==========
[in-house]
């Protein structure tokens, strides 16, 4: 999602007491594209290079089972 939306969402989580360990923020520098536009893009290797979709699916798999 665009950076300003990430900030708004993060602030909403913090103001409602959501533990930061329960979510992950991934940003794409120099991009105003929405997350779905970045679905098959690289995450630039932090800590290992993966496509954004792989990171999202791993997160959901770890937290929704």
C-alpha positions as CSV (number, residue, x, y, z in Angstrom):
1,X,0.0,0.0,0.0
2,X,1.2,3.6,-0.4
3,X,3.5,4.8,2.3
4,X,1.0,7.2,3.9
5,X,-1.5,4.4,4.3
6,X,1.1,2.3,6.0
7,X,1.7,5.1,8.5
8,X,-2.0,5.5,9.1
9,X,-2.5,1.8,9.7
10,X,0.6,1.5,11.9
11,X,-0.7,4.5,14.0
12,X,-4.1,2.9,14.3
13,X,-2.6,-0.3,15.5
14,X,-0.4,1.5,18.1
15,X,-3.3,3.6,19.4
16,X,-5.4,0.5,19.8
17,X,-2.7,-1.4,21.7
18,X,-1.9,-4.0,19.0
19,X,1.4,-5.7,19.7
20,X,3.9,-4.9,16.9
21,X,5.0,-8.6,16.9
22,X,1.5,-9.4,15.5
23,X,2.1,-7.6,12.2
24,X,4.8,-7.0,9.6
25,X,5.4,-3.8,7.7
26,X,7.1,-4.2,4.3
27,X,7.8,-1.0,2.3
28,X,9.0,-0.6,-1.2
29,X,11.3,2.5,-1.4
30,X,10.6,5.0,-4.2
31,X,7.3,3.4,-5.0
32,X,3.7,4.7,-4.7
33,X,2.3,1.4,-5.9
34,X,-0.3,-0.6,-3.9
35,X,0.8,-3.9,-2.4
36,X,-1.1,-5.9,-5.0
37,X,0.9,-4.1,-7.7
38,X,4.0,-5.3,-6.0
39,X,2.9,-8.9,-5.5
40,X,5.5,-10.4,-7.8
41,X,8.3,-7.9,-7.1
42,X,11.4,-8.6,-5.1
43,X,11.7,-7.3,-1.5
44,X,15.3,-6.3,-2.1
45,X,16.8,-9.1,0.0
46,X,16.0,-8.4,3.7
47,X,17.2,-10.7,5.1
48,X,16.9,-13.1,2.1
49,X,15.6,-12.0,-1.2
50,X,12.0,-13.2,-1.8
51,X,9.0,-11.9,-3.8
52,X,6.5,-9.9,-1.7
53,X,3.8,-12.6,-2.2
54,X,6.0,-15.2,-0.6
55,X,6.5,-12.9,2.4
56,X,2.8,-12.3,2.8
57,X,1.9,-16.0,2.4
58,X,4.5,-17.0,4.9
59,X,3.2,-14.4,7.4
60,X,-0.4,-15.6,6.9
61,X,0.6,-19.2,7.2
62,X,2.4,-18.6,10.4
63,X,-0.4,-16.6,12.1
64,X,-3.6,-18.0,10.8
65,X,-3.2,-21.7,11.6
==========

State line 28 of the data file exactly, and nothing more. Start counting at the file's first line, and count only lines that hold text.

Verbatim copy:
25,X,5.4,-3.8,7.7